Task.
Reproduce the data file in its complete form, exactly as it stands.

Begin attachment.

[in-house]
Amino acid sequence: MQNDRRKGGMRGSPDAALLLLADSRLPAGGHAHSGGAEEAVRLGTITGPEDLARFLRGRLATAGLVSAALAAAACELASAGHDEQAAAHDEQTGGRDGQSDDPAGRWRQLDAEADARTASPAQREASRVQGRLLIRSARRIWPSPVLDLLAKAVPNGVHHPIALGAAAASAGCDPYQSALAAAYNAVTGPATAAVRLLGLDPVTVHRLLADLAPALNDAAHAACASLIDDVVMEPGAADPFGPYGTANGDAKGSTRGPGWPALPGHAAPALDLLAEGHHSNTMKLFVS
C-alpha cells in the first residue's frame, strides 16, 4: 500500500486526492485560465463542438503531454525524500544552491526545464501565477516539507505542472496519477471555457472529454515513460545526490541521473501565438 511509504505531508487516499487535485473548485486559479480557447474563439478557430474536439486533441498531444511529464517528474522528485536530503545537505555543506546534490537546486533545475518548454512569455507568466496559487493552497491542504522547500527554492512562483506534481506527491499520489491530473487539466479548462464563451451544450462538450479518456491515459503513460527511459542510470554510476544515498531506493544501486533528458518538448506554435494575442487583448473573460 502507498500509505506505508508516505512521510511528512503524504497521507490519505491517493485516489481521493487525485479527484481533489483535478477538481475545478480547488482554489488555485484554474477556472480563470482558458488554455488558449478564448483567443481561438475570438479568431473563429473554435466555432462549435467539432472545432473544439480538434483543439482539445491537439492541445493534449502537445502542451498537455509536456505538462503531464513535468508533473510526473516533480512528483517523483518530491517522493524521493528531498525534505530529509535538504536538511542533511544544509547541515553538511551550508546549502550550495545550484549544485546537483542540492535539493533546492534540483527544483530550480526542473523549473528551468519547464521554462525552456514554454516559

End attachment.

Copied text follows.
[in-house]
Amino acid sequence: MQNDRRKGGMRGSPDAALLLLADSRLPAGGHAHSGGAEEAVRLGTITGPEDLARFLRGRLATAGLVSAALAAAACELASAGHDEQAAAHDEQTGGRDGQSDDPAGRWRQLDAEADARTASPAQREASRVQGRLLIRSARRIWPSPVLDLLAKAVPNGVHHPIALGAAAASAGCDPYQSALAAAYNAVTGPATAAVRLLGLDPVTVHRLLADLAPALNDAAHAACASLIDDVVMEPGAADPFGPYGTANGDAKGSTRGPGWPALPGHAAPALDLLAEGHHSNTMKLFVS
C-alpha cells in the first residue's frame, strides 16, 4: 500500500486526492485560465463542438503531454525524500544552491526545464501565477516539507505542472496519477471555457472529454515513460545526490541521473501565438 511509504505531508487516499487535485473548485486559479480557447474563439478557430474536439486533441498531444511529464517528474522528485536530503545537505555543506546534490537546486533545475518548454512569455507568466496559487493552497491542504522547500527554492512562483506534481506527491499520489491530473487539466479548462464563451451544450462538450479518456491515459503513460527511459542510470554510476544515498531506493544501486533528458518538448506554435494575442487583448473573460 502507498500509505506505508508516505512521510511528512503524504497521507490519505491517493485516489481521493487525485479527484481533489483535478477538481475545478480547488482554489488555485484554474477556472480563470482558458488554455488558449478564448483567443481561438475570438479568431473563429473554435466555432462549435467539432472545432473544439480538434483543439482539445491537439492541445493534449502537445502542451498537455509536456505538462503531464513535468508533473510526473516533480512528483517523483518530491517522493524521493528531498525534505530529509535538504536538511542533511544544509547541515553538511551550508546549502550550495545550484549544485546537483542540492535539493533546492534540483527544483530550480526542473523549473528551468519547464521554462525552456514554454516559